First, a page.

Table 1

General search strategy

Study selection

The first author (CN) reviewed the titles identified in the search for eligibility. The aim was to identify articles that (1) indicated a research focus on mental illness, or HIV, or both and (2) titles that included the key terms of occupational justice, social inclusion or both. Article types included primary studies, reviews, opinion papers and other theoretical papers without primary data. Articles were not eliminated where there was uncertainty with the title until it was examined more in-depth by looking at the abstract. Two independent reviewers, the first and third authors (CN and EM), reviewed titles and abstracts of preliminarily selected articles using predetermined inclusion and exclusion criteria (table 2), detailed in our protocol.27 These same reviewers each further screened full-text articles to determine if they met the inclusion/exclusion criteria. At this stage, articles were included if their explicit focus was on social inclusion or occupational justice in mental illness and/or HIV; concepts were defined and reported some operationalisation of the two concepts. Discrepancies were resolved by consensus or by seeking adjudication from the second author (LL). The Cohen’s κ statistic to determine inter-rater agreement was calculated for the title and abstract review and the full article review stage, giving more than 90% agreement between reviewers with Cohen’s κ statistic of 0.78 and 0.83 respectively.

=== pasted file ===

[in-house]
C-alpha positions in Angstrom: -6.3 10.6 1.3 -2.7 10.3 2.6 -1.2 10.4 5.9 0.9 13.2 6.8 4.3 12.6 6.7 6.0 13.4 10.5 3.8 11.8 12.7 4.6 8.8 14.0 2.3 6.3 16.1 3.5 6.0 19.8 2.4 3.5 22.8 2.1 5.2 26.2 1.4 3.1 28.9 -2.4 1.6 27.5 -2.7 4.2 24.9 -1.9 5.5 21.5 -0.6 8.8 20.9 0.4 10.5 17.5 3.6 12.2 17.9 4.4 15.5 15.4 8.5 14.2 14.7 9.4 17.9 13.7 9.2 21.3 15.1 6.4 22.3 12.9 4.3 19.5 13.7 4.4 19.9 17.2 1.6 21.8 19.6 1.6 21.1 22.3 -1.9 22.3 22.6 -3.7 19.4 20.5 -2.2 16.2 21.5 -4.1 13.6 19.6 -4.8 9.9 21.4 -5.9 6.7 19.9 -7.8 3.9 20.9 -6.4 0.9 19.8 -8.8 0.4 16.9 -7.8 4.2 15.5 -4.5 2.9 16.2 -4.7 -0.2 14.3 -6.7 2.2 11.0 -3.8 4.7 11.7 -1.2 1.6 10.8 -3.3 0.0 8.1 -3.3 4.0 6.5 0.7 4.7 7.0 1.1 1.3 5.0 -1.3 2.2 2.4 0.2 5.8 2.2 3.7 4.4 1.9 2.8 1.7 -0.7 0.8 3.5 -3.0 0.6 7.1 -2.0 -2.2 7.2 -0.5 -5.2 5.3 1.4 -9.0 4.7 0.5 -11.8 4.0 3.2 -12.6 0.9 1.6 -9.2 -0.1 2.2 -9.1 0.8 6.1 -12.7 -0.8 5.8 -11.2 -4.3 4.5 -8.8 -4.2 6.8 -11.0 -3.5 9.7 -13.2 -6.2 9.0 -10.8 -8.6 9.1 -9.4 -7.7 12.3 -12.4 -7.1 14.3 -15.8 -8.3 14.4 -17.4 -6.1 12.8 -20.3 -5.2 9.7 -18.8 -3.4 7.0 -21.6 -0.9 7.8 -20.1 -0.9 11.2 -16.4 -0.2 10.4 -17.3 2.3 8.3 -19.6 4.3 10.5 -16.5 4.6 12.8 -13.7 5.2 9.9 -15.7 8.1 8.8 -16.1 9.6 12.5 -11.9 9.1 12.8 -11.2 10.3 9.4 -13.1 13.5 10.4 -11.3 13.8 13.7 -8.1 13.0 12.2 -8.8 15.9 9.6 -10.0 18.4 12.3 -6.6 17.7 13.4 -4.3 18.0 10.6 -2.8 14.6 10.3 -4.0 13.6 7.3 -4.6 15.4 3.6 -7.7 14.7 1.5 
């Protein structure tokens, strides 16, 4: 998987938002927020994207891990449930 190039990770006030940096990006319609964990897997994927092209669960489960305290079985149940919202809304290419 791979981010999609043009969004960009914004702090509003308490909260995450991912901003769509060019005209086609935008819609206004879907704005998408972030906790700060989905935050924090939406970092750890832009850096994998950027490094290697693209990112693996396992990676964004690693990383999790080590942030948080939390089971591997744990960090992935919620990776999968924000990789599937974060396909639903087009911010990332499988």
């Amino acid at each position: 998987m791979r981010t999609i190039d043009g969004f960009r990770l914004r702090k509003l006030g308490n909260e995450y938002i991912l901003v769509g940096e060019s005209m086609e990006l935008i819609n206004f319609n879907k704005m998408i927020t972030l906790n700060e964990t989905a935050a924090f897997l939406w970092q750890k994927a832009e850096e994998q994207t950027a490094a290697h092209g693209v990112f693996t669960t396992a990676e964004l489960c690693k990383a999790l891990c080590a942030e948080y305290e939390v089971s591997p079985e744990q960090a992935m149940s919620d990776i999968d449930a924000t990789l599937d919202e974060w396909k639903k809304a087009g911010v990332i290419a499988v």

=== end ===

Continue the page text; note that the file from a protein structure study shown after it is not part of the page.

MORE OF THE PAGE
Table 2

Inclusion and exclusion criteria for acceptable articles

Data extraction

Guided by the study objectives, a common extraction table was designed, to extract standard bibliometric information study characteristic and main findings. The first five articles were reviewed by both the first and third authors, with the remaining articles divided between the two authors. We then checked for accuracy and completeness against each other’s work. Discrepancies were resolved by revisiting the article, discussing and reaching consensus.

Data synthesis